The Privacy Calculus

This past summer, Google updated its privacy policy.

Google used to keep the data obtained from DoubleClick (a subsidiary of Google which develops and provides Internet ad serving services) separated from the customers’ personal Gmail data and other Google account data, such as location data and Google search term data. With the new update, they can now combine these two data sets and create customer profiles. This will allow Google to provide more accurate data to advertisers for behavioural advertising purposes.

Privacy-sensitive people immediately got worried as they did not want to be profiled in the first place. There have been similar reactions when Facebook started its behavioural advertising initiative. Many people complained about the fact that they did not ask for this and that they are not interested in participating. Even more people complained that Facebook makes it difficult to opt-out by ‘hiding’ privacy settings. Marc Zuckerberg had to address these issues in a commentary to calm the storm down. Learning from all this, Google now makes a specific effort to ease the worries of its users by making the opt-out and other privacy settings very accessible and easy to change. As privacy becomes a primetime discussion more often than ever, Google is aware of its importance and pays close attention to managing this effectively.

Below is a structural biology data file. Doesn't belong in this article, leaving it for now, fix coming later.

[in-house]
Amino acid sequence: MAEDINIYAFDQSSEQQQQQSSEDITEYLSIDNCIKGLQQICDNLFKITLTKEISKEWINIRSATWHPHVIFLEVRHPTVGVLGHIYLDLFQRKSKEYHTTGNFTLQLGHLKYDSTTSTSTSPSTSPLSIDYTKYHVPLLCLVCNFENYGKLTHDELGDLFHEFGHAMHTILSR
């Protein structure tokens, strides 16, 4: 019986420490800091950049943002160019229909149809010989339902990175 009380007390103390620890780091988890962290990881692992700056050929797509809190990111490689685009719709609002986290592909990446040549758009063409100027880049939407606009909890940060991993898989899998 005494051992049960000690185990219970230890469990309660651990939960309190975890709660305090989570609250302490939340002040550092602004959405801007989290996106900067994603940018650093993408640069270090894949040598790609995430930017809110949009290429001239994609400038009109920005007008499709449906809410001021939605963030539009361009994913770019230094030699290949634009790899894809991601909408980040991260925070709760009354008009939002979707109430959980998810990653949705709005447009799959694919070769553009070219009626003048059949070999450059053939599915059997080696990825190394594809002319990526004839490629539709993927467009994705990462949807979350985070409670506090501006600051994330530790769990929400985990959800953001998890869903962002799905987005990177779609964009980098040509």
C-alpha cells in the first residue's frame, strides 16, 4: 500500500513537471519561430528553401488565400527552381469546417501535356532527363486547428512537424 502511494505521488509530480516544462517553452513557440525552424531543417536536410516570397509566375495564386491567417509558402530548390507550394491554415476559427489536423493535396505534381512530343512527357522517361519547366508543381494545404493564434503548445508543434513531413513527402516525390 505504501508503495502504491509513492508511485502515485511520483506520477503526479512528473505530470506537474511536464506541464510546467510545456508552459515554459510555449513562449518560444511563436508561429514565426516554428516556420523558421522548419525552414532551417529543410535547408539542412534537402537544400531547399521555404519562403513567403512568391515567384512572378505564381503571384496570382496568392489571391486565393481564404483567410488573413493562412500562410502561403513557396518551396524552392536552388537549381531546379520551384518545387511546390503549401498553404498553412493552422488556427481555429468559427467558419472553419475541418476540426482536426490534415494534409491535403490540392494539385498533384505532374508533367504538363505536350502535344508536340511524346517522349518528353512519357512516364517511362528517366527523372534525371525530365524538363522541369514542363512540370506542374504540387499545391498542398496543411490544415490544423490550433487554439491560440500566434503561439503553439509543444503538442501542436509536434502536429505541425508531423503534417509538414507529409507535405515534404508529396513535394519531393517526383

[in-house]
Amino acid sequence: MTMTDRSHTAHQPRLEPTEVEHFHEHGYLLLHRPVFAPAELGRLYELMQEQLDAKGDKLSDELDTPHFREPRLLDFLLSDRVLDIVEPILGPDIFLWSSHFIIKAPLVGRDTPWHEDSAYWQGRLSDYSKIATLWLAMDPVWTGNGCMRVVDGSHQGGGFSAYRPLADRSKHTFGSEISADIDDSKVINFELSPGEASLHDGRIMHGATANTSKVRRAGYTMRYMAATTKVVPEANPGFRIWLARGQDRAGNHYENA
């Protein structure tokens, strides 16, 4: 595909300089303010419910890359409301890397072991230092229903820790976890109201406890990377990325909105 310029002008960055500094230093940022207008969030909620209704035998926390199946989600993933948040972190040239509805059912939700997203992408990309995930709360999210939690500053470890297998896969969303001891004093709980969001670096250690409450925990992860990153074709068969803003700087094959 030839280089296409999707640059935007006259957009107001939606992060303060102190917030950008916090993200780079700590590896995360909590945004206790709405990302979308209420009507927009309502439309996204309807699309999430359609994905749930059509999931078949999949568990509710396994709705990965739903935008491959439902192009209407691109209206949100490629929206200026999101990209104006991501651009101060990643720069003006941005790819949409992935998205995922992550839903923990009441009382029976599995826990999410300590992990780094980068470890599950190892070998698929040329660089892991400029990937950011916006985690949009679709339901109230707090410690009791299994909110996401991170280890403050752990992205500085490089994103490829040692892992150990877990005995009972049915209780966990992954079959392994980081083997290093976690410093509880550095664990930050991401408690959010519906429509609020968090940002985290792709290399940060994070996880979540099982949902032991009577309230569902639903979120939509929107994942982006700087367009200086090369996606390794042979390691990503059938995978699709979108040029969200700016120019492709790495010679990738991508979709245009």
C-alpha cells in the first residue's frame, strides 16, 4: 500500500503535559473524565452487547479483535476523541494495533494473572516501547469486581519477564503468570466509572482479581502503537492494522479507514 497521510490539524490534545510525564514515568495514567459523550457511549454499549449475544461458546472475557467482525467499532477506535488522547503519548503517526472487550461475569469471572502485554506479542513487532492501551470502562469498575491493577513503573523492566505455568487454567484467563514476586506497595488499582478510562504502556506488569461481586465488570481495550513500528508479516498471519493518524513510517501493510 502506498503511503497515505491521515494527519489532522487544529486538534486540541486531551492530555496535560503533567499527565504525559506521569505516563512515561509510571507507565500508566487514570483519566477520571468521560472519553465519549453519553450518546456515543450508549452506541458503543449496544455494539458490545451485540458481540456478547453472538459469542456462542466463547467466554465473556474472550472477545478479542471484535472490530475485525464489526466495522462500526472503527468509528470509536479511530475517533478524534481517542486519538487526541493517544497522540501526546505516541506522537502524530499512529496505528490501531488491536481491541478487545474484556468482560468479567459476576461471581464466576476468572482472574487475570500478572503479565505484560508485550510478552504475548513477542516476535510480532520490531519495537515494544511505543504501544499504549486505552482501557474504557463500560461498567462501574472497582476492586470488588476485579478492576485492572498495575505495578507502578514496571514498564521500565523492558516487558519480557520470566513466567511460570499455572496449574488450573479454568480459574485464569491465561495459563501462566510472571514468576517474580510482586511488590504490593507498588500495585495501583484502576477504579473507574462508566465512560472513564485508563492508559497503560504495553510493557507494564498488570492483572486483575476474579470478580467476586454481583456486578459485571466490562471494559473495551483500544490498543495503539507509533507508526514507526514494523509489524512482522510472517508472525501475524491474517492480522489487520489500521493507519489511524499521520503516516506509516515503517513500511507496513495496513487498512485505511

Even if it is not managed effectively, as in the case of Facebook, the situation does not seem to result in a significant loss for these companies. Note that these are internet giants whose main source of income is advertising and we, as their users, are the product – not the customer. Even though there are and will always be user complaints, they do not seem to lose a significant portion of their customers.

However sensitive and ethically questionable their strategies may be, these issues may not truly impact these organizations. It may even not be a big deal for them, really. Why?